China has plentiful supplies of wheat after a good harvest this summer with minimal pest and disease damage, and authorities are adding to wheat reserves in order to prop up prices. Wheat imports are expected to decline during the 2017/18 market year as importers buy mainly to fill deficits of certain varieties still not produced in adequate volumes in China.
China's National Bureau of Statistics estimated the 2017 winter wheat output (harvested during the summer) at 127.35 million metric tons, up 1.07 mmt (0.84%) from last year. The National Grain and Oils Information Center estimates total wheat output at 129.85 mmt for 2017/18, also up 1 mmt from last year. NGOIC estimates wheat consumption at 103.7 mmt, down 4 mmt from last year.
Reports from provinces indicate that this year's incidence of wheat scab and pest damage is down sharply. There have been few problems with lodging, mold and sprouting that were widespread during the last several years when heavy rain storms occurred at wheat harvest time.
Chinese authorities are buying up wheat to resist downward pressure on prices due to plentiful supplies. Shandong Province launched its minimum price procurement program in three prefectures on July 6. Hebei Province launched its program in all its major wheat-producing areas the same day. Jiangsu, Anhui, Henan, and Hubei Provinces had already started their minimum price purchase programs in June. Procurement at minimum prices will continue through September 30.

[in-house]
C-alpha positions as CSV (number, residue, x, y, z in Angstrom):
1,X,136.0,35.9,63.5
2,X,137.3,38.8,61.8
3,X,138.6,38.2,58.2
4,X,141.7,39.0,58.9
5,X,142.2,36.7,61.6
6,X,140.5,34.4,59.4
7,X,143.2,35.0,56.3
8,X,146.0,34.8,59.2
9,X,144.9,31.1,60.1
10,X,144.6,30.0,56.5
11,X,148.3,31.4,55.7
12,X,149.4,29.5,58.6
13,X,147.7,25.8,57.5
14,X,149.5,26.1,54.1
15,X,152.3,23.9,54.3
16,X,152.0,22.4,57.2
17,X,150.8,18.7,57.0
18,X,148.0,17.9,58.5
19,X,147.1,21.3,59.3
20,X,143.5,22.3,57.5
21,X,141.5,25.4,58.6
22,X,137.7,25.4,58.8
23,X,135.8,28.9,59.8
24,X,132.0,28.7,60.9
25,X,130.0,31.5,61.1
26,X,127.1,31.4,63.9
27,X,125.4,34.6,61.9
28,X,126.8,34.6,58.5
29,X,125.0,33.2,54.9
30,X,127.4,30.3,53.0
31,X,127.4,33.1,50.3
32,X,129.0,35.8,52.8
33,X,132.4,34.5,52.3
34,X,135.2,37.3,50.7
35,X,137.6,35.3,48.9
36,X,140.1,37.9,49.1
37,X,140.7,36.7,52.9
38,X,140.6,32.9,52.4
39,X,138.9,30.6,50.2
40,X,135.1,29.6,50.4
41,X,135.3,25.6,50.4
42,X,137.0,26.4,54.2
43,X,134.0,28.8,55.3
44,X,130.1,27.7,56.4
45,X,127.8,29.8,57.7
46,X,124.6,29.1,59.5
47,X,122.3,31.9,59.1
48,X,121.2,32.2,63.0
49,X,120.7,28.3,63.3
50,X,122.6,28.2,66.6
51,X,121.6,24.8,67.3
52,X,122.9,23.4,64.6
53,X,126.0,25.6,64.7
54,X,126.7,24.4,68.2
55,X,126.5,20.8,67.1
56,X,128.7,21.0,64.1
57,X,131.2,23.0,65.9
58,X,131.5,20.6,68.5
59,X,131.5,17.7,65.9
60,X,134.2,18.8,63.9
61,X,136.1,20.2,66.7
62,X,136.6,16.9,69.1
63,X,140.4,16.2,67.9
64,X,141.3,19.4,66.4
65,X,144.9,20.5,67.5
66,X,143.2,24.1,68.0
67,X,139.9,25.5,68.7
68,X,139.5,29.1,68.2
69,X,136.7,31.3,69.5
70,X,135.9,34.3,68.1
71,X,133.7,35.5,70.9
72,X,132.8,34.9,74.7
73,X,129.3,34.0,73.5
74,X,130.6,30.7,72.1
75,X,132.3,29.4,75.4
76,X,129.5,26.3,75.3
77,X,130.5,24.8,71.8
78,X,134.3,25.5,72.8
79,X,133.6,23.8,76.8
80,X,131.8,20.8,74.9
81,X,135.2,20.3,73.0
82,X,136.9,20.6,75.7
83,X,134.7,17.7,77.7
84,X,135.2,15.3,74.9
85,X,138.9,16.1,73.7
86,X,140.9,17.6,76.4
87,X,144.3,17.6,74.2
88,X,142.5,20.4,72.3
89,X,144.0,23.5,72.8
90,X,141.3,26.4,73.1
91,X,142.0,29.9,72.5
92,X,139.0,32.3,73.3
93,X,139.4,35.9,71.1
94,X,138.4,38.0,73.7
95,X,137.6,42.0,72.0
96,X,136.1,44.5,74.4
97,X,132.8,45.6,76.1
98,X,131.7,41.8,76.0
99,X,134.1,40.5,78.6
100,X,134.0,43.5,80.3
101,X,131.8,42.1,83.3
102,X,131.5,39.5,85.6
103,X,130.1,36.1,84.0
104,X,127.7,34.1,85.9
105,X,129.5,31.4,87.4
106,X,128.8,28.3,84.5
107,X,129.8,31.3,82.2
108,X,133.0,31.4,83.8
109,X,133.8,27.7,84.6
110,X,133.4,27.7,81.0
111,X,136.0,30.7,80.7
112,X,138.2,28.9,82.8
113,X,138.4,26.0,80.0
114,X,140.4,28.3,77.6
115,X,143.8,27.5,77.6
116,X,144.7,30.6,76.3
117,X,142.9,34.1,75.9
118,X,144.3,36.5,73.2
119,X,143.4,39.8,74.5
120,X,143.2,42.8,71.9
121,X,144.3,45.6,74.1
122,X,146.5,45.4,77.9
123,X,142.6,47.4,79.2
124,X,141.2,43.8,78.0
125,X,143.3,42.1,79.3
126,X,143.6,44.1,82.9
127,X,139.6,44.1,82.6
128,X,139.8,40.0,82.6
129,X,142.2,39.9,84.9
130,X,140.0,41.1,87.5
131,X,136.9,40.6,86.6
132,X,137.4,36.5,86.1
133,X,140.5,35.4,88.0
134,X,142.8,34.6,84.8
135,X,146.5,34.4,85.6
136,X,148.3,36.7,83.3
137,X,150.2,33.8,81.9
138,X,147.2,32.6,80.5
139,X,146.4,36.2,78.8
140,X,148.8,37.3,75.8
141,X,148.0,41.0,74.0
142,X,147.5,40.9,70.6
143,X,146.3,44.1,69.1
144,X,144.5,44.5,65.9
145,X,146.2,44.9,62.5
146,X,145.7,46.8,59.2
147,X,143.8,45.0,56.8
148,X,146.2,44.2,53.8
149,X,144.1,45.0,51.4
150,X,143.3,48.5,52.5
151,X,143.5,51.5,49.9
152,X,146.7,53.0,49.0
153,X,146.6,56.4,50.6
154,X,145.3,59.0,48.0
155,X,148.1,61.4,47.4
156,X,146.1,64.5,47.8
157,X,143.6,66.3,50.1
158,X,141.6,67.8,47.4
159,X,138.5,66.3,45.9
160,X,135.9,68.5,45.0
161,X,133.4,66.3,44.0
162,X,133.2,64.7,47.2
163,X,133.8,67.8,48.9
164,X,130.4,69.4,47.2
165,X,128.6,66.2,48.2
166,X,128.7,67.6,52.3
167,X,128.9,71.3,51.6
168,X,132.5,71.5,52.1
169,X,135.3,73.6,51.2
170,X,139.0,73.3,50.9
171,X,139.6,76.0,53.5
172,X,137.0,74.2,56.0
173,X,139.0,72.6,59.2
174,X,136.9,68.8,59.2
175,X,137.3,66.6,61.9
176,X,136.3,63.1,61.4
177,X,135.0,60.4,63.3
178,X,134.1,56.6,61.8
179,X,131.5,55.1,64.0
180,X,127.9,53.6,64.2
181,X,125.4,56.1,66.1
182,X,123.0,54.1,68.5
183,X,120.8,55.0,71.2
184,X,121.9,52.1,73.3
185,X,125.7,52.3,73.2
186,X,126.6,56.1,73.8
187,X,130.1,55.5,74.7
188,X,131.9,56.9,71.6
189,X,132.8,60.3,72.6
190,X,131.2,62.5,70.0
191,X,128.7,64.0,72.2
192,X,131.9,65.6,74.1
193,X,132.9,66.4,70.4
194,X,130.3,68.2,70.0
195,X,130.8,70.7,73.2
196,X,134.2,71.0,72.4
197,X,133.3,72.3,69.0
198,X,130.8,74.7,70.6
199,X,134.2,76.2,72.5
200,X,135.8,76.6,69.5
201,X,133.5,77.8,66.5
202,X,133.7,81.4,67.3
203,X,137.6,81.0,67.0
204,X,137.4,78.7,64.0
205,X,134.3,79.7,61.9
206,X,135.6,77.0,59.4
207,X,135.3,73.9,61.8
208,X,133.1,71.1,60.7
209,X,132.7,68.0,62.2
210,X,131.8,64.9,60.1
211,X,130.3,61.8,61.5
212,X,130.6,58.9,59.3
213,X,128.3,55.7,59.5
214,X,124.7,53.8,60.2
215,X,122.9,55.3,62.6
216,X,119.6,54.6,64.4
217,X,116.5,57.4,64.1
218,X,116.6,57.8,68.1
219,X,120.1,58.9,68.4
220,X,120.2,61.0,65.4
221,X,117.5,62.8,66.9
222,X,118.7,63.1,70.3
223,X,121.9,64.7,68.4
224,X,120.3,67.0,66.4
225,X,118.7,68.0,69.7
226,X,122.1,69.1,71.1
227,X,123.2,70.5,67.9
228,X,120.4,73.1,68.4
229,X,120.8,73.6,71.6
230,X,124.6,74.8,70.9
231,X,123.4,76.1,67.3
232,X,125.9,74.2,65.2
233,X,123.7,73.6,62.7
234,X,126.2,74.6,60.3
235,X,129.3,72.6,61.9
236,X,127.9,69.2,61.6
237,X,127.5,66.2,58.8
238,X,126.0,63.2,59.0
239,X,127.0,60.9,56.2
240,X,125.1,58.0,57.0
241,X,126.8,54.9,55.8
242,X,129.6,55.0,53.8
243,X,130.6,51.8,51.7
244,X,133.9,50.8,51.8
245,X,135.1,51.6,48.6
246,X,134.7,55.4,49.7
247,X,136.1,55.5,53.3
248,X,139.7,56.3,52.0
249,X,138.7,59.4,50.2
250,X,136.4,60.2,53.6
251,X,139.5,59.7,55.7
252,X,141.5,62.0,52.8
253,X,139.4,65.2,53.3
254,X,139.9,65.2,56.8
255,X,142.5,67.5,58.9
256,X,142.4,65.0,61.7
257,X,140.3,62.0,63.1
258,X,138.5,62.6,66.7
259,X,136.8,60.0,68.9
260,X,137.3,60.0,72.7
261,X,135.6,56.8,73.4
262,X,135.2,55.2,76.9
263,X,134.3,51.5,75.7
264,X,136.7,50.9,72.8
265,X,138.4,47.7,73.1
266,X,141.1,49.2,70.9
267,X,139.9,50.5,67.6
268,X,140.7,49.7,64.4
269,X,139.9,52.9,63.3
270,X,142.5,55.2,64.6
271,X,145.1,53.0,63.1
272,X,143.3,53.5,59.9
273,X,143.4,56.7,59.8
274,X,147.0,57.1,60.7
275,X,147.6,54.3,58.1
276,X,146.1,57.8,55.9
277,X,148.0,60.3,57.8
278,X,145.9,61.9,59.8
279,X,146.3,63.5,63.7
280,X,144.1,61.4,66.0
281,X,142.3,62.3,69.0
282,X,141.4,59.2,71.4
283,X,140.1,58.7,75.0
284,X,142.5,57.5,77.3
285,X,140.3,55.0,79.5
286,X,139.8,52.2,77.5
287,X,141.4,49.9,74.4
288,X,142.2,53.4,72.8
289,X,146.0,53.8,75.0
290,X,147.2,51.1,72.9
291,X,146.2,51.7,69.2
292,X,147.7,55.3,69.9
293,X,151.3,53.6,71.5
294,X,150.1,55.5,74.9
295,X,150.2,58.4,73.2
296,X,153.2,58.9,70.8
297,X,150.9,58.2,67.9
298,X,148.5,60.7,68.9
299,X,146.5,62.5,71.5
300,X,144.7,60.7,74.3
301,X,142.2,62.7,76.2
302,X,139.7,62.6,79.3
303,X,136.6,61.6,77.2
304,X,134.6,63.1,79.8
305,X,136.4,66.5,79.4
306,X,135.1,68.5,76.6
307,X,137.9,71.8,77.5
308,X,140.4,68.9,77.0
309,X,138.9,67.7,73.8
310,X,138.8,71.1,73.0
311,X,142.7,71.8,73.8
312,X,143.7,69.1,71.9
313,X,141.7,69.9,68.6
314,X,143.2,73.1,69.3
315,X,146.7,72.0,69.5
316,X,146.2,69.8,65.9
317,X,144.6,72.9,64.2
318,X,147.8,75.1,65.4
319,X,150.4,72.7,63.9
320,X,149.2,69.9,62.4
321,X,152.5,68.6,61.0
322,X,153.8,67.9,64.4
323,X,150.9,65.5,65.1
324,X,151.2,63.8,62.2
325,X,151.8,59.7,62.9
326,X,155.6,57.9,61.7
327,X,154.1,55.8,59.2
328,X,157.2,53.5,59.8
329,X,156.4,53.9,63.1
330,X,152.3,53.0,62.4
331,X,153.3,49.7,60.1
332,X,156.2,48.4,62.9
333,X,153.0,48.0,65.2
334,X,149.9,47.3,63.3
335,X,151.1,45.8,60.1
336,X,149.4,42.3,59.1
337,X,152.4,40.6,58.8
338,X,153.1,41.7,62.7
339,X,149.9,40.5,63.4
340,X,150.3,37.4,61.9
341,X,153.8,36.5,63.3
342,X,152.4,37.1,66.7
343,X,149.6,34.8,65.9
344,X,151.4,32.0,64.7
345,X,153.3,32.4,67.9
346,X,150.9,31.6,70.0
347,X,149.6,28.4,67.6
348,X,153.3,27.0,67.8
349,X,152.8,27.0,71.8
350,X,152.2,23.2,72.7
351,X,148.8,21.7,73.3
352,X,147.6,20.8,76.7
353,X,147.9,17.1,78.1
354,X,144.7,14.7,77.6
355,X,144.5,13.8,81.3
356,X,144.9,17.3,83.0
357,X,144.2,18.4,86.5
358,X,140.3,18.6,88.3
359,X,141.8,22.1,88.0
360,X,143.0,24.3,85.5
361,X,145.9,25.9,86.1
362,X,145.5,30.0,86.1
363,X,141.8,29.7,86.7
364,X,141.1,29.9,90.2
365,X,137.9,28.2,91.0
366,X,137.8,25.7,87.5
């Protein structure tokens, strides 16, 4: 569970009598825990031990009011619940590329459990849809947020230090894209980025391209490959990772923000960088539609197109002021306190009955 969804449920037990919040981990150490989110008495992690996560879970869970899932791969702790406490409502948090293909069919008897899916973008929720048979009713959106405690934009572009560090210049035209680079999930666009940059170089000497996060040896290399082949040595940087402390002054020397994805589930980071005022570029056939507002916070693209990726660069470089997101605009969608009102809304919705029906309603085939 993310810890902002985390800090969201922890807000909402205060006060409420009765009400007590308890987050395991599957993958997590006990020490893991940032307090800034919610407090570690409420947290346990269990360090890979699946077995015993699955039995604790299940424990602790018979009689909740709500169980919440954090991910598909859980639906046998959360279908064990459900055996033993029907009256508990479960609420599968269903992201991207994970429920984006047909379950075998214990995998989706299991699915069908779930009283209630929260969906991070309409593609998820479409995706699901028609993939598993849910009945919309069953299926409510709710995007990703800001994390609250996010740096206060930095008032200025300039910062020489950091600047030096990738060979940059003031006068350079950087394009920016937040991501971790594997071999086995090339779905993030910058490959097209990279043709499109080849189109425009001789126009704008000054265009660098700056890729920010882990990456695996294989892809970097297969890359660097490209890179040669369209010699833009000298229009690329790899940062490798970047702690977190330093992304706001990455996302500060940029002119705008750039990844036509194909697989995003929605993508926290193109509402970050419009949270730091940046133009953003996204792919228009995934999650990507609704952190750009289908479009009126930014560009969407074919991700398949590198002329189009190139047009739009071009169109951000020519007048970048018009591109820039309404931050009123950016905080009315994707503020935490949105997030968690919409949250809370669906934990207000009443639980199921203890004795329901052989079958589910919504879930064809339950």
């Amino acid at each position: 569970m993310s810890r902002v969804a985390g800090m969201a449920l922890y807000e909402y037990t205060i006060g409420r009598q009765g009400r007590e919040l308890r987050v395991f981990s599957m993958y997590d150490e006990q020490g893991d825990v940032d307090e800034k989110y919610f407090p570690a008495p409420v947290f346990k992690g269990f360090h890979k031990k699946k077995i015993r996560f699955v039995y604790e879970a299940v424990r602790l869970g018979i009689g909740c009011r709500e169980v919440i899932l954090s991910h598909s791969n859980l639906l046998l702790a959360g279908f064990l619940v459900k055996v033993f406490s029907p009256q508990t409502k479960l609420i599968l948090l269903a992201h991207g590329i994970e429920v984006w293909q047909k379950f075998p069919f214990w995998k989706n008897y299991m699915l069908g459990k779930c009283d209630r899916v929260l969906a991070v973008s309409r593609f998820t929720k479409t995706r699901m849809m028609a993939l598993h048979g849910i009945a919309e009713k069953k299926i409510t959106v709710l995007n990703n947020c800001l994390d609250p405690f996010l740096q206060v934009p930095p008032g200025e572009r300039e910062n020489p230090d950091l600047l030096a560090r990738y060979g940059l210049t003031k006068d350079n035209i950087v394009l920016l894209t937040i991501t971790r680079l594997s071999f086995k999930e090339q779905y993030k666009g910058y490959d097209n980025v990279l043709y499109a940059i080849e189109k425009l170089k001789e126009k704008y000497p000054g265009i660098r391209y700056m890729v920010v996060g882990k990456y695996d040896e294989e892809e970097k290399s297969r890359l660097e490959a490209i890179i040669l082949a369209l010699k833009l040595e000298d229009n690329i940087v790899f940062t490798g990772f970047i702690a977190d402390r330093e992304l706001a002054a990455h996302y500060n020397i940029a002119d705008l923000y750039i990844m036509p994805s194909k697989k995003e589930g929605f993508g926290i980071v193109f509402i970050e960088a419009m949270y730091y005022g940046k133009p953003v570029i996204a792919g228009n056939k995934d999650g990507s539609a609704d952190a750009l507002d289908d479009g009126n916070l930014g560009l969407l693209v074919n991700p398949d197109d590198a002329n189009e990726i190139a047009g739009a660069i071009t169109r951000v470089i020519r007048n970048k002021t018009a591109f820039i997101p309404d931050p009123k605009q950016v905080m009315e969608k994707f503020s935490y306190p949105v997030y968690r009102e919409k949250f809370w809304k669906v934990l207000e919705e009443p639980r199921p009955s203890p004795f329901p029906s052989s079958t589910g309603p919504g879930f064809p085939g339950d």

The Agricultural Development Bank has allocated 135 billion yuan ($19.6 billion) to finance summer grain procurement (wheat, early rice, and rapeseed), 20 billion yuan more than last year. As of June, purchases financed by the government's Agricultural Development Bank constituted 54% of all wheat purchases.
Wheat procurement is finishing its peak period. As of July 15, 2017 the Grain Bureau reported that 46.7 mmt of wheat had been procured so far, 12.1 mmt more than the same period last year.
Average procurement prices for wheat reported by the Grain Bureau covered a wide range, from 2100 to 2710 yuan/metric ton ($8.28-$10.69 per bushel). The lowest prices reported in each province are under the minimum of 2360 yuan/mt ($9.30 per bushel).
As of early July, the Chinese government's temporary reserve of wheat was reported to be 56-to-57 mmt. That is 17-to-18 mmt higher than last year at the same time.
The rally in international wheat prices last month due to drought concerns in the U.S. narrowed the gap between Chinese and global wheat prices. The estimated C&F price of US Soft Red Wheat arriving in China is 2120 yuan/mt, up 303 yuan from last month. That price is still 460 yuan less than the price of domestic Chinese wheat, but the gap narrowed from 767 yuan/mt last month.
NGOIC lowered its estimate of China's 2017/18 wheat imports to 3 mmt this month, down 300,000 metric tons from last month's estimate. NGOIC's estimate is 1.25 mmt less than 2016/17 imports.